The use of probiotics is a common practice of current shrimp aquaculture. Despite the immunophysiological responses that have been measured in shrimp exposed to probiotics, no information is currently available on the effect of this practice on the intestinal microbiota. The objective of this work was to evaluate the effect of a probiotic mixture on the intestinal microbiota of shrimp cultured under farm conditions. A culture-independent method based on high-throughput-sequencing (16S rRNA) was used to examine intestinal bacterial communities. A traditional system (without probiotics) was used as the reference. Targeted metagenomics analysis revealed that the probiotic mixture was based on bacteria in the phyla Proteobacteria and Firmicutes. A total of 23 species of bacteria were detected in the probiotic mixture; of these, 11 were detected in the intestine of shrimp reared in both systems, and 12 were novel for the system. Eight of the novel species were detected in shrimp cultured with the probiotic mixture; however, none of these novel species were related to marine or inclusively aquacultural environments, and only one (Bacillus subtilis) was recognized as probiotic for shrimp. The use of the probiotic mixture modified the bacterial profile of the shrimp intestine; however, most of the bacteria incorporated into the intestine were nonindigenous to the marine environment with no previous evidence of probiotic effects on any marine organism. The use of this probiotic mixture may represent a risk of causing environmental imbalances, particularly because farms using these types of probiotic mixtures discharge their effluents directly into the ocean without prior treatment.
The 16S rRNA gene has been used as master key for studying prokaryotic diversity in almost every environment. Despite the claim of several researchers to have the best universal primers, the reality is that no primer has been demonstrated to be truly universal. This suggests that conserved regions of the gene may not be as conserved as expected. The aim of this study was to evaluate the conservation degree of the so-called conserved regions flanking the hypervariable regions of the 16S rRNA gene. Data contained in SILVA database (release 123) were used for the study. Primers reported as matches of each conserved region were assembled to form contigs; sequences sizing 12 nucleotides (12-mers) were extracted from these contigs and searched into the entire set of SILVA sequences. Frequency analysis shown that extreme regions, 1 and 10, registered the lowest frequencies. 12-mer frequencies revealed segments of contigs that were not as conserved as expected (≤90%). Fragments corresponding to the primer contigs 3, 4, 5b and 6a were recovered from all sequences in SILVA database. Nucleotide frequency analysis in each consensus demonstrated that only a small fraction of these so-called conserved regions is truly conserved in non-redundant sequences. It could be concluded that conserved regions of the 16S rRNA gene exhibit considerable variation that has to be considered when using this gene as biomarker.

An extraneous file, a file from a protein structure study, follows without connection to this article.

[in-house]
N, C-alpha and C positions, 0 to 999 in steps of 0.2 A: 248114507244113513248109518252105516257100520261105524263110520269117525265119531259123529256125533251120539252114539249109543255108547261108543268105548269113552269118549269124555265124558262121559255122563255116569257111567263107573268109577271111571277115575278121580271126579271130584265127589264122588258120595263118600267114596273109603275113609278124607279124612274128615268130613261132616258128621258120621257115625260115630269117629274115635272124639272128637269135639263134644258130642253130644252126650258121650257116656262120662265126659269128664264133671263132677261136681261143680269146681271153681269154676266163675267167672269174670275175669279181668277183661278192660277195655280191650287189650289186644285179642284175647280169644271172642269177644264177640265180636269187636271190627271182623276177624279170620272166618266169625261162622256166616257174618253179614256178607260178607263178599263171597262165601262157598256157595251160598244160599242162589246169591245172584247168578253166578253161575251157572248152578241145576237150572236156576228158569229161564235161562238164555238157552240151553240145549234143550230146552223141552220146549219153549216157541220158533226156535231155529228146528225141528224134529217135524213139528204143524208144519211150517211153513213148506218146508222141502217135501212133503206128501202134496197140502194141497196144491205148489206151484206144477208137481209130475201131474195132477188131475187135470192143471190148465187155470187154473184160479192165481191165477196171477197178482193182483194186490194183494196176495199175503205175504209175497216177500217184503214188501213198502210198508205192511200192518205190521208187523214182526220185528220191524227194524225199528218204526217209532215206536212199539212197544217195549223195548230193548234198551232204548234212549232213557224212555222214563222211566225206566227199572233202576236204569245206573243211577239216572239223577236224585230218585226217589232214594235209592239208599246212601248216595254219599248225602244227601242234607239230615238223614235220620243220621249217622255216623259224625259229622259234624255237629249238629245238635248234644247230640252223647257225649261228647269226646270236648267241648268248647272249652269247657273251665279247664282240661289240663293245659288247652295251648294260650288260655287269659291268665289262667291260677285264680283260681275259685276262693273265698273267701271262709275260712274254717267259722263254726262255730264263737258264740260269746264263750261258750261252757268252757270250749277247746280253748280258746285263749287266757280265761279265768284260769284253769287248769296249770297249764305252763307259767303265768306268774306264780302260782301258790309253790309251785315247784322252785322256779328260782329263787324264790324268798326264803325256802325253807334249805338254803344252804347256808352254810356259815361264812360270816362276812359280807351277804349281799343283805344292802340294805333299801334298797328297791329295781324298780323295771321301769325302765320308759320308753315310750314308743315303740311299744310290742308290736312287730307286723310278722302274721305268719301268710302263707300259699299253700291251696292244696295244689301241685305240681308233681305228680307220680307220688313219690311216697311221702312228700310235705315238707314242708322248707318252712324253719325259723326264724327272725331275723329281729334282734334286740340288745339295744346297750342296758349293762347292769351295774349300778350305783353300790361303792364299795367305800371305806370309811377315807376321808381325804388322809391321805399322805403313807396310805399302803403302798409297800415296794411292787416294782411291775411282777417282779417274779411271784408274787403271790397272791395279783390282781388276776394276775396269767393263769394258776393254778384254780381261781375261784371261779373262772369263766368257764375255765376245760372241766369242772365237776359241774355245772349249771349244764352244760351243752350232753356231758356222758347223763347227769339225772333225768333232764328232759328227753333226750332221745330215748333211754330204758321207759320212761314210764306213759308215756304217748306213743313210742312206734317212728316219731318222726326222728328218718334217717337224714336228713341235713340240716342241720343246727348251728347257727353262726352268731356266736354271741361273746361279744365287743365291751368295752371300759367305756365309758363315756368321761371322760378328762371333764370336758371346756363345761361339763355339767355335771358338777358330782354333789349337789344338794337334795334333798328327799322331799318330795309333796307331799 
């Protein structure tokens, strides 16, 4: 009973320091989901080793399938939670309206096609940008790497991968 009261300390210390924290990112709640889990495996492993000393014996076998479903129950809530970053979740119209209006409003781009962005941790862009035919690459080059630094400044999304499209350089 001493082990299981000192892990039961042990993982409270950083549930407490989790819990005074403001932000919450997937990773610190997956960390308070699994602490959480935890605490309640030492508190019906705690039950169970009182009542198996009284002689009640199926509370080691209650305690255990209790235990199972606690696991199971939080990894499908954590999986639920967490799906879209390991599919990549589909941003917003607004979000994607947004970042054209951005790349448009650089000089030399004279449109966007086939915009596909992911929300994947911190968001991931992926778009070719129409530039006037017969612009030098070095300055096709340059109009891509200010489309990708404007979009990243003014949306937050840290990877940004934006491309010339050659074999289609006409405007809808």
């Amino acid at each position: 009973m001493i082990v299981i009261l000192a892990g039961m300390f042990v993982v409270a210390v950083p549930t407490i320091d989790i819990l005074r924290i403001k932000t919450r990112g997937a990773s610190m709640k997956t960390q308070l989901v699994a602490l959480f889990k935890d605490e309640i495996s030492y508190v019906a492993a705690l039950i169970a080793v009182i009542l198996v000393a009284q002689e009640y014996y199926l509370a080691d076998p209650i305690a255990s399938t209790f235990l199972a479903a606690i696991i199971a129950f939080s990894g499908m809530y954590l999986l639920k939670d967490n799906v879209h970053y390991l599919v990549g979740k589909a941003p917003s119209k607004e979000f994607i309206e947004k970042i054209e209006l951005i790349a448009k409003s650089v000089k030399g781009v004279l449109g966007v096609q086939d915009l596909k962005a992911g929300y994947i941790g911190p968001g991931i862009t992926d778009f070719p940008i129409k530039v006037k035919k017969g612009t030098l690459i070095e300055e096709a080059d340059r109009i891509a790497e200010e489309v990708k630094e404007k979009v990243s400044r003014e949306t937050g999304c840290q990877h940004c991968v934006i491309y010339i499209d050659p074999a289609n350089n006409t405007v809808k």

Micro‐organisms are an essential component of natural marine ecosystems, but also play important roles in anthropogenically modified ecosystems, including aquaculture. Although metagenomics is currently used to explore microbial communities, its application has not been as extensive in aquaculture. Although some taxonomic profiles and phylogenetic studies have been deciphered using biomarker genes, the functional potential of microbial communities associated with aquaculture systems is still unknown in most cases. Predicting functional profiles through 16S rRNA gene‐based metagenomics analysis is perhaps the most promising tool to elucidate the metabolic capabilities of microbial communities because there is no need to perform shotgun sequencing to have an idea of these capabilities. Moreover, robust bioinformatics background is not required to assess this information, and so the same data (16S rRNA sequences) are used to estimate both taxonomic and functional profiles, therefore providing deeper insights into these kinds of communities. In this review, we suggest the need to major use of novel bioinformatics tools that construct functional profiles from metagenomic 16S rRNA data, as strategy to obtain a preliminary approach about metabolic capacities of microbes that coexist in aquaculture systems.